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FAREWELL

TO

THE OUTWARD BOUND.

ADDRESSED TO MEMBERS

OF

THE CHURCH OF ENGLAND

BY

ONE OF HER MINISTERS.

SECOND EDITION, ENLARGED.

LONDON:
LONGMAN, BROWN, GREEN, AND LONGMANS,

PATERNOSTER-ROW.

1850.

WHAT ARE THE TRUE PRINCIPLES ON WHICH COLONIZATION

OUGHT TO BE CONDUCTED?

“ What immense empires have sprung out of the womb of England; and how indifferent are we still as to what may result from the enormous tide of emigration that is annually pouring out of our land! Hitherto we have confused emigration with colonization ; -of the latter we have thought nothing, and of the former but little, only so far as it may affect ourselves ; and, alas! the manner in which our countrymen have been allowed to leave their native land, reflects disgrace on us, and is attended with the most sad and baneful results, by imbuing the minds of our colonists with a spirit of disgust aud disaffection towards the mother country. We trouble ourselves but little about emigration, other than as a relief to our own country ; and persons who are considered as too bad for us, are frequently thought good enough for the colonies. We have been anxious to promote the emigration of the idle and profligate, and to prevent that of the moral and industrious. Surely this reflects no honour on us, and cannot but be attended with the worst results to our colonial possessions. Instead of this, the choicest sample should be selected as the seed for a virgin soil; and such ought to be our mode of conducting coloniz. ation. The essence of our present height of civilization ought to be conveyed to those countries which, ere long, are to teem with human life. It has taken our country many generations to rise to that refined tone of education and improvement which she has now reached. Let our colonies, therefore, enjoy the benefit of our experience and advancement, which has cost us so much, and instead of retro grading, as it is to be feared too many have done, in the scale of civilization, let them rather be seasoned with as much of our good as we can give them, and with as little of our vices as possible.

“Let the best order of things be first established, wherever we plant a colony, and we shall find, as people immigrate into the colony, and settle around this nucleus of civilization, they will most readily conform to the existing laws and customs. But if, on the other hand, we allow persons to flood a colony without any model of civilized life around which they may congregate, and after which they can mould their practices, the necessary tendency must be dispersion and lawlessness; and any attempt to collect and modify such scattered and isolated beings must be attended with the greatest difficulties. The bees will never swarm without their queen, and if they lose her, never properly settle in the hive. And other lessons from nature teach us on what principles colonization ought to be conducted ; let us learn a lesson from them, and take shame to ourselves that they so far outstrip us in wisdom." – From a letter by the Rev. I. C. Childs, incumbent of St. Mary's Devonport, who spiritually superintends the departure of emigrants from that port.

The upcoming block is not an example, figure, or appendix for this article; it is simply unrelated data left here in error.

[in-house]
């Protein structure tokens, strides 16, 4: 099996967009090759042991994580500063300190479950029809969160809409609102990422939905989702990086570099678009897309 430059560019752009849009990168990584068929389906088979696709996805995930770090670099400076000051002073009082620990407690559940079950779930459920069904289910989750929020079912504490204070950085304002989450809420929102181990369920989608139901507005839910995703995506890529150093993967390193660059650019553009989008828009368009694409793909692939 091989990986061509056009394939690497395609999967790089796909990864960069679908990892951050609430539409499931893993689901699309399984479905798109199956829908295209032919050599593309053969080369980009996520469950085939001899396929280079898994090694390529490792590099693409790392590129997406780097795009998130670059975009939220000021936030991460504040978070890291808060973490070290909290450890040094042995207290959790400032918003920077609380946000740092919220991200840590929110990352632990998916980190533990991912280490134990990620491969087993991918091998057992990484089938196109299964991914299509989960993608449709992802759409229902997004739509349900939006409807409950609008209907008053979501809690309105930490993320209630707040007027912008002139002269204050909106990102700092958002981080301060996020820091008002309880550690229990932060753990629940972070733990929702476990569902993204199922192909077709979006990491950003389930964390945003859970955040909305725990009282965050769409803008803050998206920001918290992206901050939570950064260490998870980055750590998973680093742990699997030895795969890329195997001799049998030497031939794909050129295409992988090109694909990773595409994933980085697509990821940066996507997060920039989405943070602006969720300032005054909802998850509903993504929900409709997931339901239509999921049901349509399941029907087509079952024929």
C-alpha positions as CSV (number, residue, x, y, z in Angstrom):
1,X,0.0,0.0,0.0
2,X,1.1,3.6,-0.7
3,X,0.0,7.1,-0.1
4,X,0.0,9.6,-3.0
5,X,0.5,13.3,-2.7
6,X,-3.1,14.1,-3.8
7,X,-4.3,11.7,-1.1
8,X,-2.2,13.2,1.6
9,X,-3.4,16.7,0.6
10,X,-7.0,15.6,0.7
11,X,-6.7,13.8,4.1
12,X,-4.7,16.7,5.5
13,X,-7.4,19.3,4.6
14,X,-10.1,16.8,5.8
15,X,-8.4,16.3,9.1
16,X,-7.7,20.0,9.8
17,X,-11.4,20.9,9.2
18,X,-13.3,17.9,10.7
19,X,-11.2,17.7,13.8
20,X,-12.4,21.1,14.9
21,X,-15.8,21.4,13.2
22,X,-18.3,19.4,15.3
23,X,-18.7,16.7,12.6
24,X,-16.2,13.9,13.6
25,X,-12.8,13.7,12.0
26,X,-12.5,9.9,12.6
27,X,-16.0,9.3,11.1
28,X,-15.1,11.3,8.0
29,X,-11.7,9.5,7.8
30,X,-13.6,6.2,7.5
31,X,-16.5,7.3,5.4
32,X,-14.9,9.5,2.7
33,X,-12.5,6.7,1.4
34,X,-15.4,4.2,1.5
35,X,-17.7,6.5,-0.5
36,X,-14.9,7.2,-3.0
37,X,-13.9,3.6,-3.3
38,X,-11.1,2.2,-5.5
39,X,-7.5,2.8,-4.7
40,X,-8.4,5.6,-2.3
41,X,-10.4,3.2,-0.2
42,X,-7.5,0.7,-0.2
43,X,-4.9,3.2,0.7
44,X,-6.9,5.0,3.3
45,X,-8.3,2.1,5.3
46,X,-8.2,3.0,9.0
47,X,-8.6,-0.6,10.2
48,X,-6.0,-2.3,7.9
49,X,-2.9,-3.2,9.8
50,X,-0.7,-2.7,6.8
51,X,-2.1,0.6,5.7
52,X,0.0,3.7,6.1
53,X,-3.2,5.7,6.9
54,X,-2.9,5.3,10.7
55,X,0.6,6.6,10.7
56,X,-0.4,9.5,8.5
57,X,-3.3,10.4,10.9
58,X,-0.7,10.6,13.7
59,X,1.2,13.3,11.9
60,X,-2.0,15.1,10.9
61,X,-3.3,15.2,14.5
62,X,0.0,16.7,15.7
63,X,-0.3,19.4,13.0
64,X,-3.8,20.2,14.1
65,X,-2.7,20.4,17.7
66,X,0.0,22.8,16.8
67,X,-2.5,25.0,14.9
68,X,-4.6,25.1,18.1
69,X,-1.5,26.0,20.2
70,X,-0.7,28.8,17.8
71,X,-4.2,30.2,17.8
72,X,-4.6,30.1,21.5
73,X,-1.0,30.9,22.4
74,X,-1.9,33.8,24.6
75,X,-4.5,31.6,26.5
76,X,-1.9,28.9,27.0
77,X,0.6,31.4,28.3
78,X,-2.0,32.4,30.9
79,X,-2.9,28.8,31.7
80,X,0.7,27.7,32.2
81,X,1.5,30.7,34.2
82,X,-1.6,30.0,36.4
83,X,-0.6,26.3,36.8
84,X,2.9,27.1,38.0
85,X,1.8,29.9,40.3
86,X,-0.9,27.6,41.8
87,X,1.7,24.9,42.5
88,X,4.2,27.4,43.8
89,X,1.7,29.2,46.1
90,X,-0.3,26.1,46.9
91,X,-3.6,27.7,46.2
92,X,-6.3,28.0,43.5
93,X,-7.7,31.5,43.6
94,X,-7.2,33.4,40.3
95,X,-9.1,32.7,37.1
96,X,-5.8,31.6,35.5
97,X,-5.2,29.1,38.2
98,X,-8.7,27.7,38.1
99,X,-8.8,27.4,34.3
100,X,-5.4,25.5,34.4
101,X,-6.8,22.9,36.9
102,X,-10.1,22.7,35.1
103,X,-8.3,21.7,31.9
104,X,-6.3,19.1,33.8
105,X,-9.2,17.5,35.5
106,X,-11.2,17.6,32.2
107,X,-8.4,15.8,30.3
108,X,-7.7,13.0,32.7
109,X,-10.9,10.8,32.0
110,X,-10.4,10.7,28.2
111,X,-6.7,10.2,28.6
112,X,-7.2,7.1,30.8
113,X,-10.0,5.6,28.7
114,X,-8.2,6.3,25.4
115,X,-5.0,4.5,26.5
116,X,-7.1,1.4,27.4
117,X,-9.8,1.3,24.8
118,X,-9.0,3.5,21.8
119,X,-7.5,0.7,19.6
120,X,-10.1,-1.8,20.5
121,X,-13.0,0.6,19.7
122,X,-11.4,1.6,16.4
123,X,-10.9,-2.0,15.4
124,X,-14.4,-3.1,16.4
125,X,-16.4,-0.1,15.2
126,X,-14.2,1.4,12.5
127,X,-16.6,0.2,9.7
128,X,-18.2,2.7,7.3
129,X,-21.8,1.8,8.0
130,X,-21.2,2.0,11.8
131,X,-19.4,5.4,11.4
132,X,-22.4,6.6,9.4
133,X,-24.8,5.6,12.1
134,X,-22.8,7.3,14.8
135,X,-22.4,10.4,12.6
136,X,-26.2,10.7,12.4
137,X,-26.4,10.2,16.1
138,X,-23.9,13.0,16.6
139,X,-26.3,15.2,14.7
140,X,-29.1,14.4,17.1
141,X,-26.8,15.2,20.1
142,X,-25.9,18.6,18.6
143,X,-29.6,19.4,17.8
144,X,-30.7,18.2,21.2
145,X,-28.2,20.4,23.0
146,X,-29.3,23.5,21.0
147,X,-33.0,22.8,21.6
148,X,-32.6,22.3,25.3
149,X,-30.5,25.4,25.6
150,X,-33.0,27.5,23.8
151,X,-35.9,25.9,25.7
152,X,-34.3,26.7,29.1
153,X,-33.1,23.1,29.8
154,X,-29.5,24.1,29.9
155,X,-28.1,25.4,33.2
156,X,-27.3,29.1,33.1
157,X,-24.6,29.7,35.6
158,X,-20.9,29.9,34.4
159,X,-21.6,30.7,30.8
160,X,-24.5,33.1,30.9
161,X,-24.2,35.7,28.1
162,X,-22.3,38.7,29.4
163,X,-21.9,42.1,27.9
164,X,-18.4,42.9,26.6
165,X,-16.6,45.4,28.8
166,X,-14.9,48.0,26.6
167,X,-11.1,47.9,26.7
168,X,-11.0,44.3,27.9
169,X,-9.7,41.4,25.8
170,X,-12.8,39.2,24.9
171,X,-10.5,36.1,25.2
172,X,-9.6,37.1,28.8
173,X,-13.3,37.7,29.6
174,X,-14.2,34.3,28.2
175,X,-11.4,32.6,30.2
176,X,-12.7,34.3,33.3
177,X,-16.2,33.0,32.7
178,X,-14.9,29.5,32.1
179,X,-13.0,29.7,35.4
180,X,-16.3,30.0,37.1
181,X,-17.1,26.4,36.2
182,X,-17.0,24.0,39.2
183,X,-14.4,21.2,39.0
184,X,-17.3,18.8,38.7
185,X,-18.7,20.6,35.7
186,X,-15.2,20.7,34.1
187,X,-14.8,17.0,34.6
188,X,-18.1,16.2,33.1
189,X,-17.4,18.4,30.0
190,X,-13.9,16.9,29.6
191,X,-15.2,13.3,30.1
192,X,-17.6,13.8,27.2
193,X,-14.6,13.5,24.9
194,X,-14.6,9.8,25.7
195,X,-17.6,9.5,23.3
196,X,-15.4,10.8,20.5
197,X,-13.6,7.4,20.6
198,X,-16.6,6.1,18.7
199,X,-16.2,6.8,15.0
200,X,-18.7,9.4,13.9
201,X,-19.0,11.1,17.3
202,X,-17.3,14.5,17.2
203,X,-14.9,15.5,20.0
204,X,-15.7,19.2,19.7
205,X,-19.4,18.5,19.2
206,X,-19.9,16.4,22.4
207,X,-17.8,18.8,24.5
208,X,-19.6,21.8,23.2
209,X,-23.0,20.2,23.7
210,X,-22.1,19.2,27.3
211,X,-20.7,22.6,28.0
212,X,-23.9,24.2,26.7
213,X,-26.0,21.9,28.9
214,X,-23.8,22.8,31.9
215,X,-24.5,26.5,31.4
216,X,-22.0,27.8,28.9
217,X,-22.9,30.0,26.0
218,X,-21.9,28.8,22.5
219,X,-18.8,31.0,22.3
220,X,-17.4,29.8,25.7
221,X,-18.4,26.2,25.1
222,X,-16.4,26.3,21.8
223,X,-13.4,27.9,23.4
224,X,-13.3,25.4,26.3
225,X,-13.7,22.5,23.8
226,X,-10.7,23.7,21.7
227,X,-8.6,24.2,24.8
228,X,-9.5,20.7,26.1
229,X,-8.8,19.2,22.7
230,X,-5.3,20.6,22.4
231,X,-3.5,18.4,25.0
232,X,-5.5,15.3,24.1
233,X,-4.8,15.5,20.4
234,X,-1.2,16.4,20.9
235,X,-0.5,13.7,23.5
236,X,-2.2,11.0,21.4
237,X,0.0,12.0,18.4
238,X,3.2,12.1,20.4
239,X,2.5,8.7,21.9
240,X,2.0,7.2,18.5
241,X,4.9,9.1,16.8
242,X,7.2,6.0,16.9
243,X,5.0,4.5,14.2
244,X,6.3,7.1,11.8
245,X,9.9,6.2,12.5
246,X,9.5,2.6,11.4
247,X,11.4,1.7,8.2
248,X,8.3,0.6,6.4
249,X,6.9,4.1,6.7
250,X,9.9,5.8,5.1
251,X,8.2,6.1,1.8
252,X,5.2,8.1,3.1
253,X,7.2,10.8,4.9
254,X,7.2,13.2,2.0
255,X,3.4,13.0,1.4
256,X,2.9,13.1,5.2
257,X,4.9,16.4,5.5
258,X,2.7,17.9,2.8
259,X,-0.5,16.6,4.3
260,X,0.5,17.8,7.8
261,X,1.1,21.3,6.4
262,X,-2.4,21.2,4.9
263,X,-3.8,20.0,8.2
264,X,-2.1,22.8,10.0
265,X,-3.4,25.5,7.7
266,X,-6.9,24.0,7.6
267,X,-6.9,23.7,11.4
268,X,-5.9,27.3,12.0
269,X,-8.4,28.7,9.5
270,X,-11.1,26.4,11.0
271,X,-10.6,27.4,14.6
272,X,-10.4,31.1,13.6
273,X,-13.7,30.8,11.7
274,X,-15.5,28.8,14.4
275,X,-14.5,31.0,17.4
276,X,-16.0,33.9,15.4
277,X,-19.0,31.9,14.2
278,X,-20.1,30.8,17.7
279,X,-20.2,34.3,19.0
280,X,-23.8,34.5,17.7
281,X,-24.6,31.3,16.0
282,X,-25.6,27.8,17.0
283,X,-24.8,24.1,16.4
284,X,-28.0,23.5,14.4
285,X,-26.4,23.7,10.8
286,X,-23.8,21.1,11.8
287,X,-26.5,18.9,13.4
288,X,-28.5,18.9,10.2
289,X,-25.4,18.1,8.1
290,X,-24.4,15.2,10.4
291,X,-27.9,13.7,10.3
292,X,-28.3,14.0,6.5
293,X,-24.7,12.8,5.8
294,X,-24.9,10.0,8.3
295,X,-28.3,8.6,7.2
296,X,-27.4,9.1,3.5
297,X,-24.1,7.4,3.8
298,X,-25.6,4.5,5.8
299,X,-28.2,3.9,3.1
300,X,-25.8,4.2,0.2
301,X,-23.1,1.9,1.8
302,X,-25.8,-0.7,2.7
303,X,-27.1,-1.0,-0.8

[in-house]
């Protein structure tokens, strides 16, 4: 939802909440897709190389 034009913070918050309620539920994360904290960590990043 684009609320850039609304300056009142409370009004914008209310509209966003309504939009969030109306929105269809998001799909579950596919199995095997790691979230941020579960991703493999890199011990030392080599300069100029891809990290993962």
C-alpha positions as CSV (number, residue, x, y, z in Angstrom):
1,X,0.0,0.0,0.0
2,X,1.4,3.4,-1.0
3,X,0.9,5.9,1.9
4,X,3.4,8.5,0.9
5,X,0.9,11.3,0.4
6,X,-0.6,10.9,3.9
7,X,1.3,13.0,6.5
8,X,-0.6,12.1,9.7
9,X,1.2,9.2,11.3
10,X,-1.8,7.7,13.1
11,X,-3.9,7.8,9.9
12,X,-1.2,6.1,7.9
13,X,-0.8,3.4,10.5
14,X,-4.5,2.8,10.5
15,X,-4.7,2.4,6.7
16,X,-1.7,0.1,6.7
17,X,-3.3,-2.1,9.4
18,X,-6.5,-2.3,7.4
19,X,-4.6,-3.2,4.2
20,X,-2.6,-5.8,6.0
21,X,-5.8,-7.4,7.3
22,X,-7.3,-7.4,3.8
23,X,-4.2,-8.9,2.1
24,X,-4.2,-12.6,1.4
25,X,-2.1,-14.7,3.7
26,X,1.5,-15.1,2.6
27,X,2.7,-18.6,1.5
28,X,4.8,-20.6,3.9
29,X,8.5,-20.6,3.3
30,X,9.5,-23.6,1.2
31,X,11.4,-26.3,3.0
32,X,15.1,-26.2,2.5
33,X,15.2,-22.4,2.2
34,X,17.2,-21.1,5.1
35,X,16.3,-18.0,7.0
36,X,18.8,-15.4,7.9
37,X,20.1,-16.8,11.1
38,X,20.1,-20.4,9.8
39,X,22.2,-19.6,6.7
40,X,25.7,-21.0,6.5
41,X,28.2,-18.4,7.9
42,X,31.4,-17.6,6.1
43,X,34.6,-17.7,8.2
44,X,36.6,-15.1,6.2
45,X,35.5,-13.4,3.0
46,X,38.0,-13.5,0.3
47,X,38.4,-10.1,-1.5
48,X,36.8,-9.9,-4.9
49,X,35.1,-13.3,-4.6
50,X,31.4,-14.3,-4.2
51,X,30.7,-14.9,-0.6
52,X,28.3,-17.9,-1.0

* Any profits from the sale of this Edition will be given towards a fund for

erecting a church in this district.

LONDON:
SPOTTISWOODĖs and SHAW

New-street-Square.

FAREWELL

TO

THE OUTWARD-BOUND.

My dear Fellow-Countrymen, SHOULD each coming year bear any relation to the past, as to the number of those who leave their native land, I am indeed attempting to address a vast multitude - varied in the motives which may lead them to seek a foreign shore. Whether driven by loss and misfortune, or enticed by the love of change, or encouraged by the prospect of immediate and rich advantage, still one common lot describes

you all. You are about to say “farewell” to friends and country — many

of
you
for ever.

One common link, which has hitherto held you all, must soon be broken. And, now that home and native land are fading from your view, I feel it is a time when your hearts will answer to an assurance of sympathy from those you leave behind; and when words of warning and entreaty, from one who commends you in earnest prayer to the protection of your Almighty Father, may claim a serious and willing attention.

You have taken a most important step in life. You are parting from old connections, and entering on a new and adventurous course. The world is henceforth before you: new scenes, new customs, and new associates.

Now, then, let past experience influence your future

B

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